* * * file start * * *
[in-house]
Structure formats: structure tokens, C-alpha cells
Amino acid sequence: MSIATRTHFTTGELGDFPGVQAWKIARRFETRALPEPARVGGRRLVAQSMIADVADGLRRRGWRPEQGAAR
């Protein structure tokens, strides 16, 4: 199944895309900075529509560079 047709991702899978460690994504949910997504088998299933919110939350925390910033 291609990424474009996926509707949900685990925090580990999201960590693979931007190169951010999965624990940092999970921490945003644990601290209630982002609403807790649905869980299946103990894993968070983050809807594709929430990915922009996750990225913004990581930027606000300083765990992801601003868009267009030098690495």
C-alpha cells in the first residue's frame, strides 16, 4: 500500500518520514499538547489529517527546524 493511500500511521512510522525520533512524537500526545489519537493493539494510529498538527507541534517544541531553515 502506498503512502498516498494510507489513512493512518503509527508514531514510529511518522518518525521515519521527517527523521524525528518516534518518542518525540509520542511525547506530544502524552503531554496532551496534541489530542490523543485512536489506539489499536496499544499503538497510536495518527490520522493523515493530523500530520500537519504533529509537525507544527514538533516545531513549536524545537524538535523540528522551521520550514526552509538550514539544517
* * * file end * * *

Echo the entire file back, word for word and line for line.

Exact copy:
[in-house]
Structure formats: structure tokens, C-alpha cells
Amino acid sequence: MSIATRTHFTTGELGDFPGVQAWKIARRFETRALPEPARVGGRRLVAQSMIADVADGLRRRGWRPEQGAAR
């Protein structure tokens, strides 16, 4: 199944895309900075529509560079 047709991702899978460690994504949910997504088998299933919110939350925390910033 291609990424474009996926509707949900685990925090580990999201960590693979931007190169951010999965624990940092999970921490945003644990601290209630982002609403807790649905869980299946103990894993968070983050809807594709929430990915922009996750990225913004990581930027606000300083765990992801601003868009267009030098690495």
C-alpha cells in the first residue's frame, strides 16, 4: 500500500518520514499538547489529517527546524 493511500500511521512510522525520533512524537500526545489519537493493539494510529498538527507541534517544541531553515 502506498503512502498516498494510507489513512493512518503509527508514531514510529511518522518518525521515519521527517527523521524525528518516534518518542518525540509520542511525547506530544502524552503531554496532551496534541489530542490523543485512536489506539489499536496499544499503538497510536495518527490520522493523515493530523500530520500537519504533529509537525507544527514538533516545531513549536524545537524538535523540528522551521520550514526552509538550514539544517